A mine subsidence, or sinking ground, study done by a geotechnical engineer company, CTL Thompson, said that subsidence dangers were low, but another study by another engineering company, Dames & Moore, found high danger of sinking. Those conflicting conclusions have never been reconciled, according to geologist John Himmelreich, who is critical of the project.
A June 7, 2000, letter from the Colorado Geologic Survey to the city recommended that any homes built in the area be covered by subsidence hazard insurance, but the State Mine Subsidence Insurance program expired for new construction in 1989.
That letter also recommended additional and more thorough slope stability studies to ensure proper mitigation of site problems.
Another significant concern, opponents say, is that the master drainage plan for the area -- The Rockrimmon North Drainage Basin Plan, which was conducted in the late 1980s and early 1990s -- was never completed, and it was never adopted by the city.
The Rockrimmon Vista site, meanwhile, is subject to severe erosion and drainage problems. No final drainage plan has been approved for this specific project.
Himmelreich, an outspoken critic of the way projects are approved by the city and county, argues that the delays and problems associated with this project are rooted in the process by which the city approves hazardous development projects in general.
Given the difficult terrain endemic to much of Colorado Springs, the current procedure, he insists, is insufficiently rigorous and the ordinances are inadequately enforced, and the Greccio project is victim to this process.
For example, the city-certified environmental assessment performed by a Concorde consultant failed to identify a wetland area in the site. In consequence, Greccio has had to return $1.78 million in tax credits awarded to it by a Colorado Housing Finance Authority program to facilitate affordable housing. The agency will have to re-apply for those highly competitive funds. If they are not re-awarded this time, the senior apartment complex won't get built.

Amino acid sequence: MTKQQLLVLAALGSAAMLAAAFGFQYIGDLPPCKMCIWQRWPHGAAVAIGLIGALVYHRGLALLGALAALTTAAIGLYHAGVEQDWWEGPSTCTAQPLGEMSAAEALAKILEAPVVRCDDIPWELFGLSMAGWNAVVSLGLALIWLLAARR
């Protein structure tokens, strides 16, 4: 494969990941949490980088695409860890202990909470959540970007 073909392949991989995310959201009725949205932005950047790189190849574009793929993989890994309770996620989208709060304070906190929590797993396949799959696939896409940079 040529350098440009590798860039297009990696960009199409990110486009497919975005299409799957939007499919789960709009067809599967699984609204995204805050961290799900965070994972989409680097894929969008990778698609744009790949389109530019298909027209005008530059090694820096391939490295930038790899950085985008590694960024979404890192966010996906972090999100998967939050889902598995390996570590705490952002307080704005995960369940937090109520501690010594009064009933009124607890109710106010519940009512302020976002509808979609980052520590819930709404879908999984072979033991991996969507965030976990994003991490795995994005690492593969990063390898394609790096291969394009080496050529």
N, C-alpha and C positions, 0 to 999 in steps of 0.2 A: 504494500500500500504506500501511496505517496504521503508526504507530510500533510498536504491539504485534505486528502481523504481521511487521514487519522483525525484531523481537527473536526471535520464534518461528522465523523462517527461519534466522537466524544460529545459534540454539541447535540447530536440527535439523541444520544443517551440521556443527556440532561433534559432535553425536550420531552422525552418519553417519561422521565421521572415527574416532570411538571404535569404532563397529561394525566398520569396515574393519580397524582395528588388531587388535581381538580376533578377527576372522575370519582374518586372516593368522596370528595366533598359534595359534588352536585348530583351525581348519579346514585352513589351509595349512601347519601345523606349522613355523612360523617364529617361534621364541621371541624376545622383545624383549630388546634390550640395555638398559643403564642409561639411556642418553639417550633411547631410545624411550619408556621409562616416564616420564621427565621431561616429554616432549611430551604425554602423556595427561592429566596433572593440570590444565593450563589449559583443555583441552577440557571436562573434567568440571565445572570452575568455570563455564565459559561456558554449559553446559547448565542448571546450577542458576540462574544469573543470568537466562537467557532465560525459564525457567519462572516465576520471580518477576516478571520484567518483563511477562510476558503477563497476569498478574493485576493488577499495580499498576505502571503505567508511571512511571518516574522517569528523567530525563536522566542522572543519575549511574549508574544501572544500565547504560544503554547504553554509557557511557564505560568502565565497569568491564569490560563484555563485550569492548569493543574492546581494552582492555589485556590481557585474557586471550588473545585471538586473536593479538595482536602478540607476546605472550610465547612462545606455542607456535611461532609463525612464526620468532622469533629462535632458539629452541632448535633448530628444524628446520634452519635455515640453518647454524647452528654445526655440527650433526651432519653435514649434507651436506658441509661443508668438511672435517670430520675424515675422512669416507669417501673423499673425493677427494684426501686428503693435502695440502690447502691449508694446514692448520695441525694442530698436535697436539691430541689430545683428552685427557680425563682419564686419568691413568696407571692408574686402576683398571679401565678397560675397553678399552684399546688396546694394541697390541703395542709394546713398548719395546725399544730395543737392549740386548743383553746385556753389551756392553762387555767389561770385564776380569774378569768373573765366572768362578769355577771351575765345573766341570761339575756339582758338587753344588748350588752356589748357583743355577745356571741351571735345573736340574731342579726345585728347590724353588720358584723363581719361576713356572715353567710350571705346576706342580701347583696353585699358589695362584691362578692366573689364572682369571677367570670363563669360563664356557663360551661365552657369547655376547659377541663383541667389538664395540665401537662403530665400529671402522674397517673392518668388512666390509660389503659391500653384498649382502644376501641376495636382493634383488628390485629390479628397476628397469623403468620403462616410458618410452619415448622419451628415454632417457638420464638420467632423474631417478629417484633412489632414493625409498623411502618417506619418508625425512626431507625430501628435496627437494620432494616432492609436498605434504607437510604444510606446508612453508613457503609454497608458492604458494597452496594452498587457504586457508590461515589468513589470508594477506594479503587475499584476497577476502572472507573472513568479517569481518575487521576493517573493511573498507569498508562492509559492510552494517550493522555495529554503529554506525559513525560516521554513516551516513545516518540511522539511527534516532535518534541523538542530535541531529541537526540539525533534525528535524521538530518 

Delays are jeopardizing other state and federal funding sources designed to facilitate new affordable housing projects as well.
A report, called The Internal Affordable Housing Team Action Plan, prepared by Ron Cousar of Neighborhood Services and Chad Wright of Community Services," is highly telling in this context.
The report notes that the city has "no structured method of receiving and conditionally approving affordable housing projects," and that the approval process needs changes.
It also recommends lowering the required improvement standards for affordable-housing projects and creation of an affordable housing investment fund that would allow the city to circumvent rules and regulations that accompany funding assistance from state and federal sources.
"Here," Himmelreich noted, "lies the real problem. The problem isn't dotting a few more i's and crossing a few more t's. The problem is piecemeal approaches to development and inadequate city policy linked to a reluctance by Council to regulate development on problematic terrain.
"The issues plaguing this project still haven't been sufficiently addressed, tax dollars are being spent to subsidize projects in high-hazard areas and ordinances are being circumvented and unenforced.
"It's not the neighbors. It's the process."